Rutgers Board of Governors Elects Mark Angelson as Chair
William E. Best to serve as vice chair
The Rutgers Board of Governors today named Mark A. Angelson, an international leader in higher education, business and law, to a second term as chair of the governing body.
The board vice chair will be William E. Best, a senior vice president at PNC Bank, former chair of Rutgers Board of Trustees and an emeritus trustee.
“Mark and Bill bring extraordinary records of service to Rutgers and myriad accomplishments as leaders in their fields to help govern the university during uniquely challenging times,” said Rutgers President Robert Barchi. “The Board of Governors and the university will benefit greatly from their professional experience and enduring commitment to Rutgers.”
The new terms for Angelson and Best begin July 1.
Angelson is a member of Rutgers Hall of Distinguished Alumni and vice chair of the Institute of International Education (IIE), the world leader in international education and training that administers the Fulbright Scholarships and hundreds of other educational programs from offices around the globe.
As vice chair of IIE, chair of IIE’s Scholar Rescue Fund and selection committee, and coauthor of several articles on the efficacy of saving professors and entire national academies, Angelson and IIE have partnered with hundreds of host universities, including Rutgers, to rescue persecuted scholars from harm’s way the world over. After practicing international law for two decades in Asia, Europe and New York, he went on to serve as chair/CEO of five public companies, including as CEO of R.R. Donnelley. Angelson also served as chair of MidOcean Partners, an international investment firm, and as Chicago’s deputy mayor.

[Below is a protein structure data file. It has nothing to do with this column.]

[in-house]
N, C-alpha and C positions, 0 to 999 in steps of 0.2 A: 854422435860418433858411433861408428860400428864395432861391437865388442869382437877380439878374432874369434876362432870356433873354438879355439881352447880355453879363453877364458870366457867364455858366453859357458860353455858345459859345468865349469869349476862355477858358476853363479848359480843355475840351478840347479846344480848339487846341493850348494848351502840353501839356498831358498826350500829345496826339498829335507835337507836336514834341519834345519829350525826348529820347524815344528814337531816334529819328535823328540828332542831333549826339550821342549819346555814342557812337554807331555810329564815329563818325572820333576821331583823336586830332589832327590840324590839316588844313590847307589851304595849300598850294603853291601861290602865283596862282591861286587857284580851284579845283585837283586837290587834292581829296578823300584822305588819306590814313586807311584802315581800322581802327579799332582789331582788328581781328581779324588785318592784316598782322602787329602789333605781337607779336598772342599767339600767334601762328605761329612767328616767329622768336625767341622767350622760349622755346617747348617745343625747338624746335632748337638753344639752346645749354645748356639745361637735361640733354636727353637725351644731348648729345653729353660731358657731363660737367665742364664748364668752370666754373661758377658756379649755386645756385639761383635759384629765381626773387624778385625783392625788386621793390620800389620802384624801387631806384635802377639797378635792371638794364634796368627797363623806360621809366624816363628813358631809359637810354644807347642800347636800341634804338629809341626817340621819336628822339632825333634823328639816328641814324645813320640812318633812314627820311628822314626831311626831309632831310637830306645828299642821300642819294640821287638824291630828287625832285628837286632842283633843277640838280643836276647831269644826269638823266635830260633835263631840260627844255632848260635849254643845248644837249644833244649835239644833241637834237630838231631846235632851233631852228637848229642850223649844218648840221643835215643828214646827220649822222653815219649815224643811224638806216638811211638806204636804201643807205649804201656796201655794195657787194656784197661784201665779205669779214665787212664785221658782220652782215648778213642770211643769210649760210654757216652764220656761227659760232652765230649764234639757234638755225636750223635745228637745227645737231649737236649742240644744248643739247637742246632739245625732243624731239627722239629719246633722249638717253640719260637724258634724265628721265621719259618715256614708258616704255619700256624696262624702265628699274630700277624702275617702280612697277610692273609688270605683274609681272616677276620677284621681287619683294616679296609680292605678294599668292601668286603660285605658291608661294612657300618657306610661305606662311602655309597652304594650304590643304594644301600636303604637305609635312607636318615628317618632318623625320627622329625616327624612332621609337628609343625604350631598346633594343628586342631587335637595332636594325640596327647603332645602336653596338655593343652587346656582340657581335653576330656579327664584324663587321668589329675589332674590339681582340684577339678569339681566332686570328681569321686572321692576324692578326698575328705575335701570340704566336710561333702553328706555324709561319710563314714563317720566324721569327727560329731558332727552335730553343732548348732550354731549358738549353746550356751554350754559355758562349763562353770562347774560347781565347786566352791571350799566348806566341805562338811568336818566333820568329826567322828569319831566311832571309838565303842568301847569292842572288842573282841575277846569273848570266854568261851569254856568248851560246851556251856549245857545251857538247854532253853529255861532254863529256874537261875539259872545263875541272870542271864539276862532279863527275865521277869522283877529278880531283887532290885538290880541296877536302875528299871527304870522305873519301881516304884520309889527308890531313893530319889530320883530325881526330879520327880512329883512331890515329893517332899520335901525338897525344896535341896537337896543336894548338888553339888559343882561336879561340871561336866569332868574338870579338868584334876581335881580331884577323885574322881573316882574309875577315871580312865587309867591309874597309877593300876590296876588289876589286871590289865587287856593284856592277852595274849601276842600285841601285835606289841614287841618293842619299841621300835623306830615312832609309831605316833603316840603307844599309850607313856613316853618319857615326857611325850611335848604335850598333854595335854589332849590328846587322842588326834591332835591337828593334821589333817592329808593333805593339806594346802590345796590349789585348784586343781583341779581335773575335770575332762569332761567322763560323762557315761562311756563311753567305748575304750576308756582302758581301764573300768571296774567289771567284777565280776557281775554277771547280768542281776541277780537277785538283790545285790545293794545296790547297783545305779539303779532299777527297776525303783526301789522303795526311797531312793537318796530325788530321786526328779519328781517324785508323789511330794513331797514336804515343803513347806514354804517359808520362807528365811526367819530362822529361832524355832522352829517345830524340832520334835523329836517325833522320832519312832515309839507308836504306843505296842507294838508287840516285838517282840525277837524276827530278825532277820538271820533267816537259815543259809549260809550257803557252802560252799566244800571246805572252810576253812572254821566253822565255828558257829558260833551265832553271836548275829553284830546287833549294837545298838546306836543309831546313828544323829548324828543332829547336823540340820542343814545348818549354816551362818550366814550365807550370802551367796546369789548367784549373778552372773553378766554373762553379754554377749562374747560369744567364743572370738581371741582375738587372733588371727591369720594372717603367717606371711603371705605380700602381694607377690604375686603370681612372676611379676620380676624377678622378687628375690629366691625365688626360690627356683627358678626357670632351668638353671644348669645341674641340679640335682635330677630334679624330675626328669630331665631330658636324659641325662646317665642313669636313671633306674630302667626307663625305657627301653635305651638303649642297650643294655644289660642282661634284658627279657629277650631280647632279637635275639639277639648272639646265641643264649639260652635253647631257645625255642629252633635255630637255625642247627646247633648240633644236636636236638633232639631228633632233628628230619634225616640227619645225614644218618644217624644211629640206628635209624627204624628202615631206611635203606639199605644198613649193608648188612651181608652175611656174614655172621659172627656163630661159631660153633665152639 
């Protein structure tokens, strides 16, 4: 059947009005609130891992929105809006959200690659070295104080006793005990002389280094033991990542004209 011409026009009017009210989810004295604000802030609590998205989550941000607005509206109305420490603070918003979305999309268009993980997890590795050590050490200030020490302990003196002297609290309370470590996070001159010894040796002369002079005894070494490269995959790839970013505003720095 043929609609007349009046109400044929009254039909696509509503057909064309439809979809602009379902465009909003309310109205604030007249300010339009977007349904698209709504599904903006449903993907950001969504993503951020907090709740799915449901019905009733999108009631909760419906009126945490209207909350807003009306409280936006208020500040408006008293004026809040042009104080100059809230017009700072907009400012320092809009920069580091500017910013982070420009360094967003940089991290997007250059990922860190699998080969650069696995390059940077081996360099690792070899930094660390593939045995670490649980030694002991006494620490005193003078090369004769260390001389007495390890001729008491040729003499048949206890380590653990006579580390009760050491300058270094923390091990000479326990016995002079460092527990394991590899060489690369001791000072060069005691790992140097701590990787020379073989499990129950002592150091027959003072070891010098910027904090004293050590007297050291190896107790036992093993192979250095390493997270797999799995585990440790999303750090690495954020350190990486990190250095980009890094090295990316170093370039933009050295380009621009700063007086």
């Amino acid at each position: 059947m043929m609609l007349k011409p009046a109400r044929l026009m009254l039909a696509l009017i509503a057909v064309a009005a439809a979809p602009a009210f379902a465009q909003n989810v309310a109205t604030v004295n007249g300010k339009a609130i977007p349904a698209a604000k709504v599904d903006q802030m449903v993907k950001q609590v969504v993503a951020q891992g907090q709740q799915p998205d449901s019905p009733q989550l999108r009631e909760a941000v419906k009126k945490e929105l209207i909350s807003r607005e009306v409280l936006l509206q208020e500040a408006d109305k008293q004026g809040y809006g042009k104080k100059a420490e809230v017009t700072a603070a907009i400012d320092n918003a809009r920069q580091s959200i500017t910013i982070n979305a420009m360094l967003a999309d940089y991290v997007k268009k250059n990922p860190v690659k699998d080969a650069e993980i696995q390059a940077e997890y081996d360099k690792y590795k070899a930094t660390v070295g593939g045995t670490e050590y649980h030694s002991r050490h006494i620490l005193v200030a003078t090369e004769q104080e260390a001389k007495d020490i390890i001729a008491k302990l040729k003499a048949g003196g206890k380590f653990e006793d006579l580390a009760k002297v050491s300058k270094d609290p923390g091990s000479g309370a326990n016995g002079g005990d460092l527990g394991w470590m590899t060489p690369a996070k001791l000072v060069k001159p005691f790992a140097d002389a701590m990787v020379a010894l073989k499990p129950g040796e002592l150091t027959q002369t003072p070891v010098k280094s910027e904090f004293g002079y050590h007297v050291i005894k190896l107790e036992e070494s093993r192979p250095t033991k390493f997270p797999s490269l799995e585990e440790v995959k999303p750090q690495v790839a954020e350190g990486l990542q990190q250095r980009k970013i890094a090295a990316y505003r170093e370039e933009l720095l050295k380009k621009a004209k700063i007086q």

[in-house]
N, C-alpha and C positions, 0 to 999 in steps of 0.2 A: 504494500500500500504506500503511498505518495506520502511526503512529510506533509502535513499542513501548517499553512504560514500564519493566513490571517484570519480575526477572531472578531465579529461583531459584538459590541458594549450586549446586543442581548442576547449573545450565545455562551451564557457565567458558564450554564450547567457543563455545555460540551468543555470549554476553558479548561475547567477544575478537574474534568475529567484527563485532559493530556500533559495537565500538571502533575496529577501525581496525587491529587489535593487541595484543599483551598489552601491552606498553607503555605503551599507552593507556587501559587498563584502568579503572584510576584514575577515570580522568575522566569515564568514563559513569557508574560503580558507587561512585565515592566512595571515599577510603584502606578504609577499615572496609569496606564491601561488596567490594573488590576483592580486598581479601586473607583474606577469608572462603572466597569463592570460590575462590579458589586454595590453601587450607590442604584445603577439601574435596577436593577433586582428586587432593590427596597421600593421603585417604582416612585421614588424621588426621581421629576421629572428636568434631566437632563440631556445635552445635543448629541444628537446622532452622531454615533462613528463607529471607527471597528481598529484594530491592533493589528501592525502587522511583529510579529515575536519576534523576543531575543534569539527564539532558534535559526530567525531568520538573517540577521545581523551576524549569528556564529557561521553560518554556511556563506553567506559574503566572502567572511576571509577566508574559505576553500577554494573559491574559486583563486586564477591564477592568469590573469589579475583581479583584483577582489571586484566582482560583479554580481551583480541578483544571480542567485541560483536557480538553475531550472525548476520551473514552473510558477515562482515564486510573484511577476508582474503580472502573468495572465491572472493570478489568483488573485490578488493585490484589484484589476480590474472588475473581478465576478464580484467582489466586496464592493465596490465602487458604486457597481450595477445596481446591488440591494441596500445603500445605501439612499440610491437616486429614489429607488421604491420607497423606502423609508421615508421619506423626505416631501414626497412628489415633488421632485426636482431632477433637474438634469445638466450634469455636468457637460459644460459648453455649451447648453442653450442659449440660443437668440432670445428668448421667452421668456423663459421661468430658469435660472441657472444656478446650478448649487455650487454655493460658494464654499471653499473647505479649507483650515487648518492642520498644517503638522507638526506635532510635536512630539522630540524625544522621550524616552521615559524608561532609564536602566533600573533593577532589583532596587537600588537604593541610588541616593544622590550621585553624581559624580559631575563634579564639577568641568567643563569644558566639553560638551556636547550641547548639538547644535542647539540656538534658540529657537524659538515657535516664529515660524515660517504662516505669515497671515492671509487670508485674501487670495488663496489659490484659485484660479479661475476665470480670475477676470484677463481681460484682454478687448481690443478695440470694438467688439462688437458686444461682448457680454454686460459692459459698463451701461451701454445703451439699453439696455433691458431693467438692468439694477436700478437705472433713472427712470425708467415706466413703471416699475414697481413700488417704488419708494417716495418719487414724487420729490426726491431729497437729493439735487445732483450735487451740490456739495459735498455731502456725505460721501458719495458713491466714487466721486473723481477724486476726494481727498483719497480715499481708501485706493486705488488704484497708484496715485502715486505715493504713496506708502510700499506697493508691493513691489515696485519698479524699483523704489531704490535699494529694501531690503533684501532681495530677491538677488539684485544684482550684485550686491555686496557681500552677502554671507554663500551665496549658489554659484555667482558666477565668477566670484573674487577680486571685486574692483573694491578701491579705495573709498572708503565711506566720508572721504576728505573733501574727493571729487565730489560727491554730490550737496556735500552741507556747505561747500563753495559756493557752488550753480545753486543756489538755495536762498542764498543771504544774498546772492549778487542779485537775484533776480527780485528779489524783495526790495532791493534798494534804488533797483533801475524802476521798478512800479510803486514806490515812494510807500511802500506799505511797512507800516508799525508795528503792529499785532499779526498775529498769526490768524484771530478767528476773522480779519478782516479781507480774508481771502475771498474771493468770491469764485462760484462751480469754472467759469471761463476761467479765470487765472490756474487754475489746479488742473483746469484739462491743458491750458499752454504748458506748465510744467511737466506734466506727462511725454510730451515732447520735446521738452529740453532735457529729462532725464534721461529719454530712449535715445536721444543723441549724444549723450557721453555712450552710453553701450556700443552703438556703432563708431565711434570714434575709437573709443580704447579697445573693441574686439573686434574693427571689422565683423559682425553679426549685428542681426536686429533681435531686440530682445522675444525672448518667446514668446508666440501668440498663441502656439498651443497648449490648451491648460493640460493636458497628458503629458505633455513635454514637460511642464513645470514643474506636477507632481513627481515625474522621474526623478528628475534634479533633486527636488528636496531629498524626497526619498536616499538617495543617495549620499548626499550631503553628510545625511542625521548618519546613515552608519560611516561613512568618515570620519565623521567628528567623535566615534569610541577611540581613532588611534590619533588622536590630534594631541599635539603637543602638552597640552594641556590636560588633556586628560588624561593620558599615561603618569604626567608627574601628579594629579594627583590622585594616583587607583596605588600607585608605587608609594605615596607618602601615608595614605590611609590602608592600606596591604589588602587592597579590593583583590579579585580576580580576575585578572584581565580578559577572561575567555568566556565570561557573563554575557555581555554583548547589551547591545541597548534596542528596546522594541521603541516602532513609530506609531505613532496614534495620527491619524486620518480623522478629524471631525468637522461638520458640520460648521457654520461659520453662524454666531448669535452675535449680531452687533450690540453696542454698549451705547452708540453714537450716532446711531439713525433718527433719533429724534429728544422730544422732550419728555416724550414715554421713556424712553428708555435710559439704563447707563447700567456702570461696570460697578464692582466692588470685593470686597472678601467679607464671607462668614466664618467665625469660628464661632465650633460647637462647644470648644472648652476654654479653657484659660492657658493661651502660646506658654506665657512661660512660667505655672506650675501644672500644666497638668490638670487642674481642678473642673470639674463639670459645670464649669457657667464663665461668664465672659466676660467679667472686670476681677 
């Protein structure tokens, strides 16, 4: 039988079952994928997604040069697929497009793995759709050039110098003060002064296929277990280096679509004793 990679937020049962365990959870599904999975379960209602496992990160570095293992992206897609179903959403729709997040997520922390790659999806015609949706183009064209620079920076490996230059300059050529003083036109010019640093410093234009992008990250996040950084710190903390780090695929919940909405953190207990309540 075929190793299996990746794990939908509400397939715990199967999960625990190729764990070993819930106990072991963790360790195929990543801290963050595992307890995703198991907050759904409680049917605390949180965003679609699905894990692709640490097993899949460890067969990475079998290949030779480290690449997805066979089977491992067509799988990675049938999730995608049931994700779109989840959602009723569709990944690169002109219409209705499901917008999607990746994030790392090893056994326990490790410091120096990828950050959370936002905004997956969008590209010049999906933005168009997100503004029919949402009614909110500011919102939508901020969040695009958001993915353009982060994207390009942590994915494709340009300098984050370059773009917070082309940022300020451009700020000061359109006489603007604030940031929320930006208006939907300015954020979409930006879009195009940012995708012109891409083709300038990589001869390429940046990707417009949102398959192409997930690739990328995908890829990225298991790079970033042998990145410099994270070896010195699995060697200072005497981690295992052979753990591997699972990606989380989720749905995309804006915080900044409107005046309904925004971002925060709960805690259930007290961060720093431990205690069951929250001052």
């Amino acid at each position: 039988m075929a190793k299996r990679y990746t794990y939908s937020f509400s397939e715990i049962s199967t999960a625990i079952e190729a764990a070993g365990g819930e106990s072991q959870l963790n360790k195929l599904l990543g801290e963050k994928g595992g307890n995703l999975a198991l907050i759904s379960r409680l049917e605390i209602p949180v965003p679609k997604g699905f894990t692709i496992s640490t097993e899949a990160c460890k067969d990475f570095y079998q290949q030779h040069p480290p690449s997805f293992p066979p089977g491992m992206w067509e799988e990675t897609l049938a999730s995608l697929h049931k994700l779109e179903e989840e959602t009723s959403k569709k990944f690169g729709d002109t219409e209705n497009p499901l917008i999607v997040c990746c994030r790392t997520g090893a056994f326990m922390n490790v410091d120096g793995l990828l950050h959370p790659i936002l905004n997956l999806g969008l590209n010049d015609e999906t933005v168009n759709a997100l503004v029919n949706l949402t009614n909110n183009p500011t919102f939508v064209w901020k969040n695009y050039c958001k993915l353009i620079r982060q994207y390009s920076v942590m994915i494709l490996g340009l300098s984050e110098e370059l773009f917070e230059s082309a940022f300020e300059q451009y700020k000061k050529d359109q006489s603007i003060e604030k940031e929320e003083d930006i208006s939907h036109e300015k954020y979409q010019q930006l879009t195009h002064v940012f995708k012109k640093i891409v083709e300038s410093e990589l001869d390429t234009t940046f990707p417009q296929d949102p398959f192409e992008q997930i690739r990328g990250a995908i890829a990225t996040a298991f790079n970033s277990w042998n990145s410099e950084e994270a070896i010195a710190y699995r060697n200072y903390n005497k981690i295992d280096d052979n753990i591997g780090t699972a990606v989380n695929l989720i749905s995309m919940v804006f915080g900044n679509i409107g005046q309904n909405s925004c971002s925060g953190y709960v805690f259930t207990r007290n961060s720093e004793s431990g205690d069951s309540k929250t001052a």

Angelson is vice chair of the Biden Foundation and a member of the Council on Foreign Relations, the Royal Society of Arts, The Pilgrims and the Economic Club of New York. He is a life trustee of Northwestern University and has been an adjunct professor of mergers and acquisitions at Northwestern's Kellogg School of Management. Angelson graduated from Rutgers College, where he was elected to Phi Beta Kappa, in 1972 and from Rutgers School of Law-Newark in 1975. He was the first recipient of the Rutgers Law School Alumni Service Award. Angelson also received an honorary Doctorate of Laws from the John Marshall Law School and the Harold Hines Award from the United Negro College Fund.
Angelson also chaired the presidential search committee that recommended Jonathan Holloway as the 21st president of Rutgers University. Best served as co-chair of the committee with Deborah Gray White, Board of Governors Professor of History and professor of women's and gender studies in the School of Arts and Sciences at Rutgers University-New Brunswick. Holloway was named Rutgers president-designate on Jan. 21 and he will begin his tenure July 1.
Best, of Belle Mead, N.J., a graduate of North Carolina Central University, is past chair of the International Economic Development Council, where he developed and instituted comprehensive Ethics Education and Enforcement Policy for global economic development professionals.